In 1609, local chieftain Toshinaga Maeda was tasked by his father Toshiie Maeda with protecting the eastern flank of Kaga Province from marauders and invaders. The younger Maeda set up a castle in a new town that he named Takaoka, and the settlement’s prosperity seemed assured by the economic demands of the castle and its inhabitants.
However, this set-up would not last long. In 1618, the Tokugawa Shogun proclaimed the Ikkoku ichijo (One province, one castle) law. This meant that each province could have only one castle, and as Ecchu province (modern day Toyama prefecture) already had a castle of its own, Toshinaga’s younger brother and heir Toshitsune was forced to tear the new castle down.
To ensure the town didn’t go the same way as the castle, Toshitsune searched for possible alternative sources of economic activity, and decided to invite seven metalworkers to set up shops in an area of town to the northwest of the castle, encouraging them with tax breaks and unlimited use of water from the nearby Oyabe river.
The seven metalworkers accepted Toshitsune’s offer, and the area they lived was renamed Kanayamachi, or ‘metal workers’ town’. The scene has not changed much since the seventeenth century. Both sides of the main Kanayamachi street are lined with koshi (wooden shutters designed to allow people inside to see out, but not vice versa, like an old fashioned version of tinted glass), and the eaves hang so far over the second floor you wonder if any light gets in at all. As you walk down the street, pop into the Otera craft shop on the right hand side; the owners of this family run shop are descendants of one of the original seven metalworkers who founded the area. As you might expect, Otera specializes in metal products, but they have a good range of other products, and if you are feeling in need of a rest you can also take a cup of bitter green tea with a traditional sweet for 500 yen (around $5) in a large space overlooking a beautiful Japanese garden.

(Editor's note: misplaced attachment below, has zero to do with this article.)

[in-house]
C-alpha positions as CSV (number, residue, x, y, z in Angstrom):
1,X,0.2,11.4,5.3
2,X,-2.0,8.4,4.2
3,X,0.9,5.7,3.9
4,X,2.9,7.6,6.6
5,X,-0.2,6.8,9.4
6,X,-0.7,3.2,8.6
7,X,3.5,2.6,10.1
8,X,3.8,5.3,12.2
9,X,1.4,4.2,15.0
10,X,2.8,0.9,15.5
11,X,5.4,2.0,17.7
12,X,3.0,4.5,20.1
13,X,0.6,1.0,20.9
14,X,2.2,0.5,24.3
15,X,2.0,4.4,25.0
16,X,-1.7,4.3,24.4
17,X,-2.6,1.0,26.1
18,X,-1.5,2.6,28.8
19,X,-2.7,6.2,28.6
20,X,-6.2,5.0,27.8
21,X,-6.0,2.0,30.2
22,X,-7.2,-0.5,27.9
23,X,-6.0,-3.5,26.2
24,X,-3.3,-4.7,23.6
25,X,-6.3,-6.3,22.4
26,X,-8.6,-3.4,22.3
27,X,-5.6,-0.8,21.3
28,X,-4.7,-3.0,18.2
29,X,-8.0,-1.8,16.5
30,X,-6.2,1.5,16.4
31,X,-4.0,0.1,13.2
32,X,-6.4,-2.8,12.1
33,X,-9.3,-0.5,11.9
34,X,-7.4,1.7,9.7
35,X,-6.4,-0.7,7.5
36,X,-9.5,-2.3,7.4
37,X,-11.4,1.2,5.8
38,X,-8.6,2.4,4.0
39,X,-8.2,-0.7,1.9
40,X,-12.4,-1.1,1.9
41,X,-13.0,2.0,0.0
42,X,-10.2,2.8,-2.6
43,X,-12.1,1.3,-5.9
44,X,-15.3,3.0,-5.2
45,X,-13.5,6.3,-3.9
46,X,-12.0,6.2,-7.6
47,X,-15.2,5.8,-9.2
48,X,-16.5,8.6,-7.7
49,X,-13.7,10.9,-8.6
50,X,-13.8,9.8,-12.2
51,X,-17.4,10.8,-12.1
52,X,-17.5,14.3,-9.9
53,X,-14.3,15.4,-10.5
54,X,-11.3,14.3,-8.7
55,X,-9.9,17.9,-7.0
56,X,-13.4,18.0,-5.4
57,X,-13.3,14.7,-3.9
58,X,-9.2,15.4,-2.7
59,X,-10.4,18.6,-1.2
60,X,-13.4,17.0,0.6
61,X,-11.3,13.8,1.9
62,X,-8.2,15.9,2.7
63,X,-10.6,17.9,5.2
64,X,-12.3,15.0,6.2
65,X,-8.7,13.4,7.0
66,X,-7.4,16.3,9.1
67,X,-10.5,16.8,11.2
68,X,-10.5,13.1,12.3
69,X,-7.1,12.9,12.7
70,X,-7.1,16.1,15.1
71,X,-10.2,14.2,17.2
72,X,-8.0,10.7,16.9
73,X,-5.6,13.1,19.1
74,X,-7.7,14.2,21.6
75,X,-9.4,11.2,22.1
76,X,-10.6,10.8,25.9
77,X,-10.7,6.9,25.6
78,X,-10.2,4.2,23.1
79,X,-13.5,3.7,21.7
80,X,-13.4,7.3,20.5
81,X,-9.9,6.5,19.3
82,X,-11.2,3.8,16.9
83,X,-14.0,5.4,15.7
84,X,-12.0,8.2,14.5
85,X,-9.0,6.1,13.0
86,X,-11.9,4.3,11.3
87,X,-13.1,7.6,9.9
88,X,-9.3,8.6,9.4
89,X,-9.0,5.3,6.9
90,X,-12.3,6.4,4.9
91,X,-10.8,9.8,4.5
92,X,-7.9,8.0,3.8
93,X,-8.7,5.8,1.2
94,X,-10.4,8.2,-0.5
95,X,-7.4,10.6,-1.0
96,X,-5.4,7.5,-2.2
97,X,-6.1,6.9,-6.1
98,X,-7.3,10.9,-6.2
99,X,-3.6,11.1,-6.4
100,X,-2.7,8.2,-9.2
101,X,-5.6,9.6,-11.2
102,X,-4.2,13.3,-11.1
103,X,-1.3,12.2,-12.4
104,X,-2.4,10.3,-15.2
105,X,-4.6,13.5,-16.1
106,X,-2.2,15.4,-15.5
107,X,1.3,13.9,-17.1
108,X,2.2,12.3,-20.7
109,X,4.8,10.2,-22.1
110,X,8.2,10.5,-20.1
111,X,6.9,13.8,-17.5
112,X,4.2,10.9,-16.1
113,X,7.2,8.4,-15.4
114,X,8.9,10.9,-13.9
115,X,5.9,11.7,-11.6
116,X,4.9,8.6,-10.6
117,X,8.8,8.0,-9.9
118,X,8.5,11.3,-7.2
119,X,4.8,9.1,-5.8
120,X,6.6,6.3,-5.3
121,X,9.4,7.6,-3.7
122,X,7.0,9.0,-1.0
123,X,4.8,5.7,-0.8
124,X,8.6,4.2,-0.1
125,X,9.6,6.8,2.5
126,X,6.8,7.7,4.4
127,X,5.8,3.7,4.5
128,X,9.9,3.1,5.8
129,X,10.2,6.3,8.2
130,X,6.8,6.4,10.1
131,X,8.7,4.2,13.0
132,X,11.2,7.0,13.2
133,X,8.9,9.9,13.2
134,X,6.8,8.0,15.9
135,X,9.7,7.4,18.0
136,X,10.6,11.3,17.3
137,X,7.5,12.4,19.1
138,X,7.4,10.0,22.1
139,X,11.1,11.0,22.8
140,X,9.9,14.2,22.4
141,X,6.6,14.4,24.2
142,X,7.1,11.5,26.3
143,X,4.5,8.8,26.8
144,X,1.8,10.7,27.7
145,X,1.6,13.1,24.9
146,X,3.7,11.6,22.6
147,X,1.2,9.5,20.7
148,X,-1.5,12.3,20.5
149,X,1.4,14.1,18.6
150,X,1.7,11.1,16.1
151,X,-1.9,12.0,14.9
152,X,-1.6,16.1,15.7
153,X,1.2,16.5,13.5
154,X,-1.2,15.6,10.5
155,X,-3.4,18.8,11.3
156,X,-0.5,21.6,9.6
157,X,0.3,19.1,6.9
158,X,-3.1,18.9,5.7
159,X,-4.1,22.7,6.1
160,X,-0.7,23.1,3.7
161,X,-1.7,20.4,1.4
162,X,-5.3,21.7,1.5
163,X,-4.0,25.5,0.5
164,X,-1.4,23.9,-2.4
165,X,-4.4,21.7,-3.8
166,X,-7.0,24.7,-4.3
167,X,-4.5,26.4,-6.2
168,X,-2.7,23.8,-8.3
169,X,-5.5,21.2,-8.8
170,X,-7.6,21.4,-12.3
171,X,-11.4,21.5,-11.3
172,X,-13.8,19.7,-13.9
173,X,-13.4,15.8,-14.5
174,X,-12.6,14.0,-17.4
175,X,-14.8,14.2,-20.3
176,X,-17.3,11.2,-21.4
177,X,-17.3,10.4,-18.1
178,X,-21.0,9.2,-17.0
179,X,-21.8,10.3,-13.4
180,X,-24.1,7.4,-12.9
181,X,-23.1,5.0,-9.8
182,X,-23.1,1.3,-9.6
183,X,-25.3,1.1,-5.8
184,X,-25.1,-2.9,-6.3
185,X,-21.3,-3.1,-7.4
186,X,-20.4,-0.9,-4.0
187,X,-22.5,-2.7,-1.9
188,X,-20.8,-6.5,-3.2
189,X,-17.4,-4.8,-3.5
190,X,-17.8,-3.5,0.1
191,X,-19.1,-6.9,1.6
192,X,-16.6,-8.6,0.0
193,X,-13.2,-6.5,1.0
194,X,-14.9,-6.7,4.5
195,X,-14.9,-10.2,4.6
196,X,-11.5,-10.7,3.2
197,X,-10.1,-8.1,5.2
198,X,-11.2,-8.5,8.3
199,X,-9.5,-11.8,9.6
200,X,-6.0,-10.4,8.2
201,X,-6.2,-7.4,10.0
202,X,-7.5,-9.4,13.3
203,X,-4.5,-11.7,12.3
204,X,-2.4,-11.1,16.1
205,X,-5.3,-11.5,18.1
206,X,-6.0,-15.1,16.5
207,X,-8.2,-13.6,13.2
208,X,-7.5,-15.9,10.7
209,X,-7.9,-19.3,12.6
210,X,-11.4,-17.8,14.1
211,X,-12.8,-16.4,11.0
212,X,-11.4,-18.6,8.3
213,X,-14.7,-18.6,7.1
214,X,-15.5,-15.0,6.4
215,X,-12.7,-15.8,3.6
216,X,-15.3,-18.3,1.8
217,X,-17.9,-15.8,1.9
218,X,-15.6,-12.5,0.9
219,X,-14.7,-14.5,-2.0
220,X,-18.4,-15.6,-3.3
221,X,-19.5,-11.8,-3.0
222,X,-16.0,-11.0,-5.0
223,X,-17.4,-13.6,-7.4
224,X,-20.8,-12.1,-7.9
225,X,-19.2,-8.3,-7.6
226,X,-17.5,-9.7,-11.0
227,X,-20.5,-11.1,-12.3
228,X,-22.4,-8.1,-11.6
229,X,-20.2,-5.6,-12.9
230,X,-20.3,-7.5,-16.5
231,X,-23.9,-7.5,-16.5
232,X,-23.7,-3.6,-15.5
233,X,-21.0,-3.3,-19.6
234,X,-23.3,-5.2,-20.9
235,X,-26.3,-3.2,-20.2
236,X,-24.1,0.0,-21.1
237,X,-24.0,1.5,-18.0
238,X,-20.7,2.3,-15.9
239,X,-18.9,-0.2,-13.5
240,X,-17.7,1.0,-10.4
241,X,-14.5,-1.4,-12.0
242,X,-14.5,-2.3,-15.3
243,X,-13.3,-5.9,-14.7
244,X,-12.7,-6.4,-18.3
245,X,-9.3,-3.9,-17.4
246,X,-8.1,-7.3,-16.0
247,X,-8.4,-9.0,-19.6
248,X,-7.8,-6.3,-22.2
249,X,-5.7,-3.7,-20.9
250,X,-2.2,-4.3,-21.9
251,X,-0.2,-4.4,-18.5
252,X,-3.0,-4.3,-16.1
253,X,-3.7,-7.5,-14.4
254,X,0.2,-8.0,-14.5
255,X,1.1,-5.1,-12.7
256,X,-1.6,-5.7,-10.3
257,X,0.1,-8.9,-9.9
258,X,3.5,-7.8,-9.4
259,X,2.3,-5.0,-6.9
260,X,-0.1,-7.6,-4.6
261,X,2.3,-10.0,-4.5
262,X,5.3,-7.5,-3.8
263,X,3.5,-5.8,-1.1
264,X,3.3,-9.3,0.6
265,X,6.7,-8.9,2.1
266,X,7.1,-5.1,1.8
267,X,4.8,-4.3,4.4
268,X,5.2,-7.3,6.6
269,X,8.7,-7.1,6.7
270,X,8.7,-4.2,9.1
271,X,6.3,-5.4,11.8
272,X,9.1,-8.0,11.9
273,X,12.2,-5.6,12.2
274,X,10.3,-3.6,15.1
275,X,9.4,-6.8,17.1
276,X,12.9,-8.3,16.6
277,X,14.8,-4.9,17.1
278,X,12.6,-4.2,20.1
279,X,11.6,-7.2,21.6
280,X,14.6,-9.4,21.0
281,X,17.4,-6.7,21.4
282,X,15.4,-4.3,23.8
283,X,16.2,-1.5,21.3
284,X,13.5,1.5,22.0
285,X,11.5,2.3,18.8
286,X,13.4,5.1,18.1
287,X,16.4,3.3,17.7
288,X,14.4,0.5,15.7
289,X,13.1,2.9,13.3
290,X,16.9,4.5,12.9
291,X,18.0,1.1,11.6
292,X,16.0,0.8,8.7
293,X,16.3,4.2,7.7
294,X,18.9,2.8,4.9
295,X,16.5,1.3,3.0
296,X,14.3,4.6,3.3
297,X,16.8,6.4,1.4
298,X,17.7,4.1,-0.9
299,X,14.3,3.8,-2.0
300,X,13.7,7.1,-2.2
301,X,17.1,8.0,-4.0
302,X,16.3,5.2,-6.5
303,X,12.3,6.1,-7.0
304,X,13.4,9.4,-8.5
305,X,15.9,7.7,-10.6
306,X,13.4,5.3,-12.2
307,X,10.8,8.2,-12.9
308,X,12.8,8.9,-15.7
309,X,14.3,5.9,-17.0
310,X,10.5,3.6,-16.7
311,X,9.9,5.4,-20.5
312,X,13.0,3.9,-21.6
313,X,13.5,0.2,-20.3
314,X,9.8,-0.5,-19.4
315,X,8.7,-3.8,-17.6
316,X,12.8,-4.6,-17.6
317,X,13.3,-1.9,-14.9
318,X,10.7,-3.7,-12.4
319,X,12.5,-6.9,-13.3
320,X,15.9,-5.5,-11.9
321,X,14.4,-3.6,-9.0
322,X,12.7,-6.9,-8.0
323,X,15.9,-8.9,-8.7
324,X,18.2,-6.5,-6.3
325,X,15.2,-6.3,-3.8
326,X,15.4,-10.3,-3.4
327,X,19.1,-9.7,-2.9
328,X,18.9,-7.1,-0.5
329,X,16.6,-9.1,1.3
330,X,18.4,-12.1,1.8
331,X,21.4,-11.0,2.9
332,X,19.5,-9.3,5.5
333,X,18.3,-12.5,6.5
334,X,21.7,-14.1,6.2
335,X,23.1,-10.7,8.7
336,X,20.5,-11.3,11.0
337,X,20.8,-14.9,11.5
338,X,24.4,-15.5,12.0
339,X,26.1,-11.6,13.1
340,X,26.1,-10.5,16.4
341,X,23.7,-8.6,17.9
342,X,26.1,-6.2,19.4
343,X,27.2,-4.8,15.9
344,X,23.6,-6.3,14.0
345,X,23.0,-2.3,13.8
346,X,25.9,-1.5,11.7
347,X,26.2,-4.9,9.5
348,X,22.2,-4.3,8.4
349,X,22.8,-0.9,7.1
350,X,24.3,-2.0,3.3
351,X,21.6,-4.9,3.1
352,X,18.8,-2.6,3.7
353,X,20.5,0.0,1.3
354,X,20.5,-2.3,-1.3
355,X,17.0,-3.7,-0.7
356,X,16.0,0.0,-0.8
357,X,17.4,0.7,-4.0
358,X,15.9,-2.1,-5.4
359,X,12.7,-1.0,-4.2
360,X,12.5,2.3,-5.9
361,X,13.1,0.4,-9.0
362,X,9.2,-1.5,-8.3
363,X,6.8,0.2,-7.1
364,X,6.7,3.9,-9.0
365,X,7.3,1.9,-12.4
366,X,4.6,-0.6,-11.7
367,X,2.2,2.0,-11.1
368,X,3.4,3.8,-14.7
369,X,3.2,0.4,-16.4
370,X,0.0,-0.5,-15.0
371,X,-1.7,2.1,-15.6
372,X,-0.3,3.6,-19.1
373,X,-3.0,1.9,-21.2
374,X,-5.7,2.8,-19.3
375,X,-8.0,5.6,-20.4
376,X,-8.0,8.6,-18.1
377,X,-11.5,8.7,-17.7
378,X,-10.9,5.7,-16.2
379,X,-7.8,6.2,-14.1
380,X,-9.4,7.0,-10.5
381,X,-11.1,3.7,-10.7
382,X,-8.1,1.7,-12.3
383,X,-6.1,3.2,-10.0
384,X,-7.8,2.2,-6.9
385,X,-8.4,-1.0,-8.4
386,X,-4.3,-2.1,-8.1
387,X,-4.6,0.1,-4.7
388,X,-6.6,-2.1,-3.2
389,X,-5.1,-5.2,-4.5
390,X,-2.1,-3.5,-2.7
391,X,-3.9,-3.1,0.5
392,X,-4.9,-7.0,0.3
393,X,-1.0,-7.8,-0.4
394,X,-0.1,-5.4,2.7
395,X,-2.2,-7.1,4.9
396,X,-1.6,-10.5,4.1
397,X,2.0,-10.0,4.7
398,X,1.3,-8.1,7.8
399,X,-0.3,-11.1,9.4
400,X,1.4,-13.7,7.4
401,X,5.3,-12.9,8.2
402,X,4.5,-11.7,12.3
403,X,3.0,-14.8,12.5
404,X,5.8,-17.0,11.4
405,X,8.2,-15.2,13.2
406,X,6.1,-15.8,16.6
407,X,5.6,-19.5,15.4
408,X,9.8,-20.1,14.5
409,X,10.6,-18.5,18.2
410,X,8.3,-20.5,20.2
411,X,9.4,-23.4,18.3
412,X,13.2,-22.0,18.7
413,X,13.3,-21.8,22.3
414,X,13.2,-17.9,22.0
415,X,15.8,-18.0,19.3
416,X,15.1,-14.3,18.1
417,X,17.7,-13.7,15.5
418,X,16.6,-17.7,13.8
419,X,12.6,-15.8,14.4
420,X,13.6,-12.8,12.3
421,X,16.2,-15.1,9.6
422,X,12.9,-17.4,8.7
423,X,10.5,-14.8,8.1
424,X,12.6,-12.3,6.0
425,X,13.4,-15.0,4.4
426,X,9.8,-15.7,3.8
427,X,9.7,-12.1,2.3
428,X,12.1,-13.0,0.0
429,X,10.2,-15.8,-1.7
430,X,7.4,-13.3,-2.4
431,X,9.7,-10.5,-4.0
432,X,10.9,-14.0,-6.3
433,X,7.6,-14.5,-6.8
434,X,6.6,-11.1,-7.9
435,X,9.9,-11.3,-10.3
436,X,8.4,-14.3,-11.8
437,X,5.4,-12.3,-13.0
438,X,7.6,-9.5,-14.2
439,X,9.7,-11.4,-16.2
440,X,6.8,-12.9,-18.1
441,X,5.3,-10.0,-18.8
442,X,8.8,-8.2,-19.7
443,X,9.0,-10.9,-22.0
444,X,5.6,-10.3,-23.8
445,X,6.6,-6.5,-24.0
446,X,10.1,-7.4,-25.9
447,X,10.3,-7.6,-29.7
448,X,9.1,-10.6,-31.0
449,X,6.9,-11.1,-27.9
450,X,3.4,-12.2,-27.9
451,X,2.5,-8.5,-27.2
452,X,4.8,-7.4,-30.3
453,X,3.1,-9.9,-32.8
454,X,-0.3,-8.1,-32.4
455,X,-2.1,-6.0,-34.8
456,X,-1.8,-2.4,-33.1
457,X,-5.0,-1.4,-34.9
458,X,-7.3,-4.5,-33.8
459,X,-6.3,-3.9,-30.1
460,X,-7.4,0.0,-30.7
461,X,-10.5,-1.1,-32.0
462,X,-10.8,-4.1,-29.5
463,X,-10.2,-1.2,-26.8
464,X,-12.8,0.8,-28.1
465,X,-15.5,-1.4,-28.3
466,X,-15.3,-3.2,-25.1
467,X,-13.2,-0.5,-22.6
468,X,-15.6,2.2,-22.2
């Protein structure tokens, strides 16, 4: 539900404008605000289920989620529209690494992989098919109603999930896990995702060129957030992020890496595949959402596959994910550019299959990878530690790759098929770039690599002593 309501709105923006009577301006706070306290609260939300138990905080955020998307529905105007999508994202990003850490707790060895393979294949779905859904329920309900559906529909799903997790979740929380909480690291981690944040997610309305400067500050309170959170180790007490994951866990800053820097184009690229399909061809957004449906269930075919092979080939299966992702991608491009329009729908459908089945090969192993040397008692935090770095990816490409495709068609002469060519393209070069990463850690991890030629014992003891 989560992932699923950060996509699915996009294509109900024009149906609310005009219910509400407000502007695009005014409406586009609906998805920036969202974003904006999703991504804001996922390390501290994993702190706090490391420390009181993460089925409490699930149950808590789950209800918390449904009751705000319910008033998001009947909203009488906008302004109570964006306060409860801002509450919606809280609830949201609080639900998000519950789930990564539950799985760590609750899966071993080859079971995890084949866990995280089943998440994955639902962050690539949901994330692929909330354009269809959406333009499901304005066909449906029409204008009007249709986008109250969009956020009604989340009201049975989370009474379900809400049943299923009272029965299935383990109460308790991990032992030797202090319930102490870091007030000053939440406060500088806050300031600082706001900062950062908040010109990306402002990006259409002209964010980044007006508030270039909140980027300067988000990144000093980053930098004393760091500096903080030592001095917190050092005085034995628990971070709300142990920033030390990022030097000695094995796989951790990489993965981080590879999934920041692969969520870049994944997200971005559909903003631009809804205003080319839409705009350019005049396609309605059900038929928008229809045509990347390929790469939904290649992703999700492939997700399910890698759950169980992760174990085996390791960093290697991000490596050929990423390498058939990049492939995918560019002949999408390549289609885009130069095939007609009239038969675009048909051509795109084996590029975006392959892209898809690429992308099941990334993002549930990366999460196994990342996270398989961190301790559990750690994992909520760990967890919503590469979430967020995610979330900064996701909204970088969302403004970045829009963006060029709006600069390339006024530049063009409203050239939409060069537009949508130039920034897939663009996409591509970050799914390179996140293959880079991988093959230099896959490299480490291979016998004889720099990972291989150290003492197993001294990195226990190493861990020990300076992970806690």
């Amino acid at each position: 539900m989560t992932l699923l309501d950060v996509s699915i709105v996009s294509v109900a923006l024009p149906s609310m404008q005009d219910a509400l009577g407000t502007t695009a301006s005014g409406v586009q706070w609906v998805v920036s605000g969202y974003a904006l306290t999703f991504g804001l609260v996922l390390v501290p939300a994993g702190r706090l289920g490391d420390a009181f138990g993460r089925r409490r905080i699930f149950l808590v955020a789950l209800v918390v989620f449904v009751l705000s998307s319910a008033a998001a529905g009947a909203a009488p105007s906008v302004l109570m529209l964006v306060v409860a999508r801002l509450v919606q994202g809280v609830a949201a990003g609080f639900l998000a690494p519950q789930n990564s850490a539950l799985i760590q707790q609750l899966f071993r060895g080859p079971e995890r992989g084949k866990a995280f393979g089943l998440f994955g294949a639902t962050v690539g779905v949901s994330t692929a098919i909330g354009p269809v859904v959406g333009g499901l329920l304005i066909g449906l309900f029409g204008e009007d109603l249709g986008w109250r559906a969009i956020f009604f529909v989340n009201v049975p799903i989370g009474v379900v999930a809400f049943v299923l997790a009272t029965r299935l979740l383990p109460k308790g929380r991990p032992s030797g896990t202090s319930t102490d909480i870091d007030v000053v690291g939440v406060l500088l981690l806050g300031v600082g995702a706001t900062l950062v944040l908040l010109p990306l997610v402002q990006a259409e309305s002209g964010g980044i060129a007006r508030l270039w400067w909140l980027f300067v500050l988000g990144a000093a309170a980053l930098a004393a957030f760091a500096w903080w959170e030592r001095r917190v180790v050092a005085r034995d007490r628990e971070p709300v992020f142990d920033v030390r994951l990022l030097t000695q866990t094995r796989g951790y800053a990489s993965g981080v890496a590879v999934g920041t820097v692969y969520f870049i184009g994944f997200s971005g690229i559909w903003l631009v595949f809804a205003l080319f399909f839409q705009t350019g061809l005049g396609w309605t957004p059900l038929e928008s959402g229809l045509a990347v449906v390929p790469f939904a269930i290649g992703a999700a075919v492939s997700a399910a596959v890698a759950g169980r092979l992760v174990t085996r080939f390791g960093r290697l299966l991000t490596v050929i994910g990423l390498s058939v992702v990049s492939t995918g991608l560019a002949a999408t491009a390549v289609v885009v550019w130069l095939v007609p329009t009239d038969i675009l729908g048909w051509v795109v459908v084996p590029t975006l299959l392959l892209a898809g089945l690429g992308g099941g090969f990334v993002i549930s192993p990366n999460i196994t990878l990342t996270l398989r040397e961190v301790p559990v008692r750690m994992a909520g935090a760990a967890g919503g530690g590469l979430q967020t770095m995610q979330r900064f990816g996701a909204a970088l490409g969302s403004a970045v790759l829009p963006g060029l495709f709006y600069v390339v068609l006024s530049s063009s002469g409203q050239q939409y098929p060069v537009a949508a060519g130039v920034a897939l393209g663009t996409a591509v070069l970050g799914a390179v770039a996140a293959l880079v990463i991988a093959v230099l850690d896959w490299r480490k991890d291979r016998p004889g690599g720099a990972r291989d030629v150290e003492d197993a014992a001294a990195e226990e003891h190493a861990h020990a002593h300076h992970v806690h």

Opposite Otera you will find a small, but fun and informative, museum explaining the development and history of the town. Particularly enjoyable for kids (and childish adults) are the replicas of metal-working equipment in front of the museum, which you can try out to see how long you might have lasted as a 17th century metal caster.
Further down the main street, the Takaoka Film Museum is briefly diverting, though it must be said that only three films have ever been filmed in Takaoka, so the collection is not a large one. Still, the English-speaking owner is very pleasant, and if you’ve seen the Japanese film Hachigatsu no kurisumasu (Christmas in August) you’ll recognize the museum itself, as it was the location used for the photographer’s shop featured in that film.
Other enjoyable nearby sights are the Ariiso Hachimangu Shrine, dedicated to the Shinto deity of education, and the Switch Sweets Café one street back from the main Kanayamachi thoroughfare; their coffee is some of the best in town. Alternatively, you might just like to take one more walk through Kanayamachi and reflect that while Tokyo has seen war, earthquakes, skyscrapers and subways, in this part of Takaoka nothing much has changed in four hundred years.
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